The germinative potential percentage of germination for each accession of quinoa assessed at different storage temperatures, presented no significant differences within the assessment times (Table 1) during the period. Nevertheless, according to data in table 1, the highest germination percentages occurred under storage temperatures of -20 and 80°C (Figure 3). Walters et al. (2004) mention the different degrees of low temperatures that contribute to prolong seed´s lifespan; this aspect depends on intrinsic properties, handling and harvest of seed. Moreover, pre-storage under higher temperatures had dramatic effects on longevity.

Table 1 Germination percentage of four accessions of quinoa, under different storage temperatures and two substrates. Glass house, U.D.C.A.  

Figure 3 Germination percentage in four accessions of quinoa (Boyacá, Bolivia, Nariño, Bogotá-Usme) with respect to the temperature treatment in five storage times (months 2, 4, 6, 8 and 10), respectively figures from a to d 

Furthermore, the effect of substrate had no significant differences, in contrast, it showed greater germinative power in commercial peat treatment. As regards interaction between substrates and accessions, there were significant differences registered in the second month of storage (figure 4a; p-value: 4.8E-03) for cultivars of Bolivia and Boyacá, while for Nariño they happened in the sixth month (Figure 4b).

Figure 4 Accession and substrate interaction on percentage of quinoa germination. a) month two of storage; b) month six of storage.  

Percentage of germination showed notable differences between accessions over the months of evaluation. The Nariño accession obtained the greatest response. This high percentage of germination can be attributed to the short time of harvest, which indicates its high seed viability, according to tetrazolium test. In addition, the Nariño accession registered the lowest seed moisture content (10.66%). Moisture content close to 10% was reported as an optimum condition for storing orthodox seeds.

The accessions of quinoa were measured twice. First, before starting the assay, and second, ten months later without storage (control) at room temperature under laboratory conditions (Figure 5). The losses of germinative potential were evidenced for all accessions. A similar behavior was found on the two substrates evaluated. Results were concordant with those presented by Castellión et al. (2010) , who indicated losses in viability and germination in quinoa seeds stored under ambient conditions, evidencing different responses between cultivars. The foregoing was associated with the origin of the cultivar, genotype, and physiological harvest conditions.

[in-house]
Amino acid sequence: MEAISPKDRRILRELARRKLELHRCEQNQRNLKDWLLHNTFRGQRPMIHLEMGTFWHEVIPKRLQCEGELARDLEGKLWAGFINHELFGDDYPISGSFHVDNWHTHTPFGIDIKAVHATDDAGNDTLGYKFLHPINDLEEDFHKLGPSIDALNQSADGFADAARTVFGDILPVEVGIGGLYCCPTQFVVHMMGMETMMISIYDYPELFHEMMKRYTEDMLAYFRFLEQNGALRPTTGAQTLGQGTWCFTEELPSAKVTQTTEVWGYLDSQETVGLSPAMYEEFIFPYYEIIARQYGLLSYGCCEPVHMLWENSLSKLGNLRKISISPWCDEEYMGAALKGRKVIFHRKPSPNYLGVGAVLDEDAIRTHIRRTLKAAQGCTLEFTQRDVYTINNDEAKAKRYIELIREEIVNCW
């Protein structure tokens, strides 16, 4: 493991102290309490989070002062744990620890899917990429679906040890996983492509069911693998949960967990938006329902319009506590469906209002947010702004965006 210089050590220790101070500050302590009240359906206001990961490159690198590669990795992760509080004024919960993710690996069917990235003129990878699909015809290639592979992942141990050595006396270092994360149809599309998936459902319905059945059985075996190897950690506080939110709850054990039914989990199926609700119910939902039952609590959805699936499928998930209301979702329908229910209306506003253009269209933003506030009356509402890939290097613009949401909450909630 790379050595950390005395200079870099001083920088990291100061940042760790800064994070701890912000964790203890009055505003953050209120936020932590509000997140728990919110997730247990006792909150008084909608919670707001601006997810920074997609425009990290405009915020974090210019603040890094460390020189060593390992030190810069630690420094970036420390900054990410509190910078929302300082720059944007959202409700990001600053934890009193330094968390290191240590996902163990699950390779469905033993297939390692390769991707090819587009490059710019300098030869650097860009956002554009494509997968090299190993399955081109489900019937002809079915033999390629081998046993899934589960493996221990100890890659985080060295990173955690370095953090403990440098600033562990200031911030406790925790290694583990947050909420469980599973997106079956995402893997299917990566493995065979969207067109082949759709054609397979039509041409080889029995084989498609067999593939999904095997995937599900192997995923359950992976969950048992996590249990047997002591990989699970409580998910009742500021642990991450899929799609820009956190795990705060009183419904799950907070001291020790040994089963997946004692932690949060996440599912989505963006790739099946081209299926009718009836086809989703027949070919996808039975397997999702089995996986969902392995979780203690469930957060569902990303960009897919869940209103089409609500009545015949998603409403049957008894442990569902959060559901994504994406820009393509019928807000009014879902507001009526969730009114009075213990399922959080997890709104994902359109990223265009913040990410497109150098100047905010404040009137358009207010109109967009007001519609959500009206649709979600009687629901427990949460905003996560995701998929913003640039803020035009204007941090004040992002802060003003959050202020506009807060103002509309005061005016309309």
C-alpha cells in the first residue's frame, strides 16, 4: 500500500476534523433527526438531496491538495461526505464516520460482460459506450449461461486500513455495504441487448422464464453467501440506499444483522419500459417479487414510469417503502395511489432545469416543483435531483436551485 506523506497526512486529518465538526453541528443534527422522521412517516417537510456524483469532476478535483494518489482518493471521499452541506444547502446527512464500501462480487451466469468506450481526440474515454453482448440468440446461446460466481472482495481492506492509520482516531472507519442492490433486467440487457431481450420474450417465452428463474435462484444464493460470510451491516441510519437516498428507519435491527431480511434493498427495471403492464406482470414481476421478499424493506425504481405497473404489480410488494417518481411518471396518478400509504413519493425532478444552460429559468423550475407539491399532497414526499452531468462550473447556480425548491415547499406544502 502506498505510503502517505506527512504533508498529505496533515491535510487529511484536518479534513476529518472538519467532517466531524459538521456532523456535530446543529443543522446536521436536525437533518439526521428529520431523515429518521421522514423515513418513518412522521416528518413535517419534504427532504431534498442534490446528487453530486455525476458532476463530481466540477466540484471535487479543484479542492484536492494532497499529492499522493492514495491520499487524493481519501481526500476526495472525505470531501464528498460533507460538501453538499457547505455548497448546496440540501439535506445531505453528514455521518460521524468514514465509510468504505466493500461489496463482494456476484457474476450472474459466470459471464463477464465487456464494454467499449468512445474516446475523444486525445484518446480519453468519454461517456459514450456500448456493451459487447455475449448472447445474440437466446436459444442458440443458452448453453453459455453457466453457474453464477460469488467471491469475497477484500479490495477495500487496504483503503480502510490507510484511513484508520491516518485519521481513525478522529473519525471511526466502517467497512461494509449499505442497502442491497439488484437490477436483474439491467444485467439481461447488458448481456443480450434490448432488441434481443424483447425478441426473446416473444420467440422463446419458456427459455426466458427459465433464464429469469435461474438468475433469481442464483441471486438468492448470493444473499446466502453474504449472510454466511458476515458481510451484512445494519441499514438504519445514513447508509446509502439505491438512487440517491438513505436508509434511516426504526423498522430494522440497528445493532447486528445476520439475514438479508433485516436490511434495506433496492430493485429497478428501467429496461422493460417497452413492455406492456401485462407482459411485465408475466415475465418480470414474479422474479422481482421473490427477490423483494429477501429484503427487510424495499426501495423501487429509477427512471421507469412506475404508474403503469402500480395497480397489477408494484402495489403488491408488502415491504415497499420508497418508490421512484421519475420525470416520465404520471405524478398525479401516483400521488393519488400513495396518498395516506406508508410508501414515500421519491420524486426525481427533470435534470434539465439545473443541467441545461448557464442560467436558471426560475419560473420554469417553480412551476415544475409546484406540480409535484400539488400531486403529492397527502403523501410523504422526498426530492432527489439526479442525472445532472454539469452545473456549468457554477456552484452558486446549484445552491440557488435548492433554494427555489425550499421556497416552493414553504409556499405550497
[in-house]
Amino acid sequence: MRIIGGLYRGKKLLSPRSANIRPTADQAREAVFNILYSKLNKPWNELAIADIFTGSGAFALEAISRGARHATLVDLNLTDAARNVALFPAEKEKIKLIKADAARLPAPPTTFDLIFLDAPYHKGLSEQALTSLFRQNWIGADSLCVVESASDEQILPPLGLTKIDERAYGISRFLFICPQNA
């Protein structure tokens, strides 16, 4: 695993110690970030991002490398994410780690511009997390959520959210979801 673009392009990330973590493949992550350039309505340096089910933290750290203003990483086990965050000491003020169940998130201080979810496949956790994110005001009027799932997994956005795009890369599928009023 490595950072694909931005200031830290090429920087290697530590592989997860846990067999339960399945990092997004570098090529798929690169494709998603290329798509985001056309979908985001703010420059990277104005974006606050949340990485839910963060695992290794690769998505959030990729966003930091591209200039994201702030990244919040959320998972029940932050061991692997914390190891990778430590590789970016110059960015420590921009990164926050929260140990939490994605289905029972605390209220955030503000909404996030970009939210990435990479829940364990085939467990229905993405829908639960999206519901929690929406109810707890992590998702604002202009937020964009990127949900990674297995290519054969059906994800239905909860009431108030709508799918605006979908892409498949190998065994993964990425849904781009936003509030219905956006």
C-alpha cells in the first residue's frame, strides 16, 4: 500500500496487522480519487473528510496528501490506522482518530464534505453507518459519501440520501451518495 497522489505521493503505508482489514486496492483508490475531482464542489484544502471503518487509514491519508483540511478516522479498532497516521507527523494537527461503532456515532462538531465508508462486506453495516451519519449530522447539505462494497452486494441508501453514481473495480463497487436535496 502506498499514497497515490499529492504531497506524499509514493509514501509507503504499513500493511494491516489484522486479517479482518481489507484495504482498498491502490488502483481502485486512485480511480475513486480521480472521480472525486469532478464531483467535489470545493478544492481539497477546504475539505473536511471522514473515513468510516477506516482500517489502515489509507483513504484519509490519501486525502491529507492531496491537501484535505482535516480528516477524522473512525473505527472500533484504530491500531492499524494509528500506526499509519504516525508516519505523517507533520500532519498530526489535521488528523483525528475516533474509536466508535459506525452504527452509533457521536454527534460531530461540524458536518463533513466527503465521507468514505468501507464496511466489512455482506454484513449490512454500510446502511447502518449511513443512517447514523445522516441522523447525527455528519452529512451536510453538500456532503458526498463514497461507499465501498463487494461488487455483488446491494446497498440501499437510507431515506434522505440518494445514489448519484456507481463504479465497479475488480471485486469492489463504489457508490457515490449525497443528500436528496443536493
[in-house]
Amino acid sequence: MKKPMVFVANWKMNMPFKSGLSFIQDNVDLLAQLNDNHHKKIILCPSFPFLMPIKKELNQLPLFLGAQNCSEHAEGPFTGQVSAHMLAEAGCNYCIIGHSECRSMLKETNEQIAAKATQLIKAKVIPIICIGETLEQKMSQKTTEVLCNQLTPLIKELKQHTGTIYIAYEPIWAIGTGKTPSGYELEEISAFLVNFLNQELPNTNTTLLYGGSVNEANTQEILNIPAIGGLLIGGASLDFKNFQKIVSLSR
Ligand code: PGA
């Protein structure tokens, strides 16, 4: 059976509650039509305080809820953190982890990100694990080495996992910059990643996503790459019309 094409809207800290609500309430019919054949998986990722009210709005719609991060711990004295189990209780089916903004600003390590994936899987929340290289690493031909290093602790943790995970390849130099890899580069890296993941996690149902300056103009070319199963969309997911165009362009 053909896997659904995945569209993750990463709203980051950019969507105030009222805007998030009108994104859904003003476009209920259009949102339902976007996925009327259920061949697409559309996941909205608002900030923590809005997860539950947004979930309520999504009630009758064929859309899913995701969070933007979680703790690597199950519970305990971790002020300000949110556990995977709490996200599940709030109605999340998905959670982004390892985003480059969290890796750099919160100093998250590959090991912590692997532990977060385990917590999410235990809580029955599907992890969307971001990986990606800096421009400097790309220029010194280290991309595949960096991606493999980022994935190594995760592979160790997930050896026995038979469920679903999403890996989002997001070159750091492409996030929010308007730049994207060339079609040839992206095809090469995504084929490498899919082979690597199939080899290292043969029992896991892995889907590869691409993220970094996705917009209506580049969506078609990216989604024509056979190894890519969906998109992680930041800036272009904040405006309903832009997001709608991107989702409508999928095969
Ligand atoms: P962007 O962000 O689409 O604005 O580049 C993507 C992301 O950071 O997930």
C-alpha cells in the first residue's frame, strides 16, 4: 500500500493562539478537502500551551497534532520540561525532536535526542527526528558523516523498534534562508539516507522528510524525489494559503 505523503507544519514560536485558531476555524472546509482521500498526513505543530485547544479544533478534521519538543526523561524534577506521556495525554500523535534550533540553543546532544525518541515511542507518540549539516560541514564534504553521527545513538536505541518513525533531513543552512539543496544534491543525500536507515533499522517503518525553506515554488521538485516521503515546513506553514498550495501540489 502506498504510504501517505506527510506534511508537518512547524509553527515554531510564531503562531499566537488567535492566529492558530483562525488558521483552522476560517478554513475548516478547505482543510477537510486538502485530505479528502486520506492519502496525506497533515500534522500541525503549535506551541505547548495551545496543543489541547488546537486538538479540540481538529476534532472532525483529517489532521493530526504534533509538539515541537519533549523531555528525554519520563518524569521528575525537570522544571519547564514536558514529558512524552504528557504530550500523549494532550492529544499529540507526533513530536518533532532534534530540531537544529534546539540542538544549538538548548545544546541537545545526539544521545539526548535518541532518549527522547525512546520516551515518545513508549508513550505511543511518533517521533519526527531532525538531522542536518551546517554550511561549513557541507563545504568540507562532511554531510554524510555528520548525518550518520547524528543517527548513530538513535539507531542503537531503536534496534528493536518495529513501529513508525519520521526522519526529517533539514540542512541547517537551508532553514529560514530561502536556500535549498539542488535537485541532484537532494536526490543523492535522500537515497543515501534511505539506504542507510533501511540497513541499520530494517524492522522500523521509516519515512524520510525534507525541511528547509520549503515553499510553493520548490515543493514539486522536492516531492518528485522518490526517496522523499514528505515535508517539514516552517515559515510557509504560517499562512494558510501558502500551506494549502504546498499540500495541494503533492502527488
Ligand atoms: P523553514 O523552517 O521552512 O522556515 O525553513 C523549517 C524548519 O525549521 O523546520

Figure 5 Behavior of quinoa seeds under ambient temperature conditions at the beginning of the evaluation and after ten months (Month 0 and 10, respectively). 

Accessions showed a progressive increase in the percentage of germination over the months of cold storage. This indicates that temperature changes contribute to breaking the dormancy in quinoa seeds. According to Ceccato et al. (2011), the lack of dormancy in quinoa cultivars highlights the importance of determining the effect of environmental and physiological factors over changes in the dormancy levels of quinoa seeds during its development, maturation and post-harvest storage. Similar works in sesame (Almeida et al. 1999), cucumber (Torres et al. 2002) and passion fruit (Catunda Aragão et al. 2003), registered an increase in germination after some months of storage.

Quinoa is a seed featuring orthodox behavior, which enables its storage under physiological conditions (maturation, water content) and an appropriate environment. According to the results of this study, it is recommended to keep under cool conditions seeds intended for establishing new crops. Viability is progressively affected by the post-harvest period or the time that passes without adequate storage conditions. Furthermore, seeds destined to germplasm banks are recommended to be conserved at temperatures equal to or lower than -20°C. Results for 4°C were not significant, however there were better responses to lower temperatures.

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How to cite: Romero, G.; Heredia, A.; Chaparro-Zambrano, H.N. 2018. Germinative potential in quinoa (Chenopodium quinoa Willd.) seeds stored under cool conditions. Rev. U.D.C.A Act. & Div. Cient. 21(2):341-350. https://doi.org/10.31910/rudca.v21. n2.2018.107

2Artículo de acceso abierto publicado por Revista U.D.C.A Actualidad & Divulgación Científica bajo una licencia Creative Commons CC BY-NC 4.0

Funding: This study was funded by the University of Applied and Environmental Sciences U.D.C.A.

Recebido: 05 de Setembro de 2018; Aceito: 16 de Novembro de 2018

*corresponding author: glromeroa@udca.edu.co

Conflicts of interest:

The manuscript was prepared and reviewed by all of the authors who declared having no conflict of interest that jeopardizes the validity of the results presented.

Creative Commons License This is an open-access article distributed under the terms of the Creative Commons Attribution License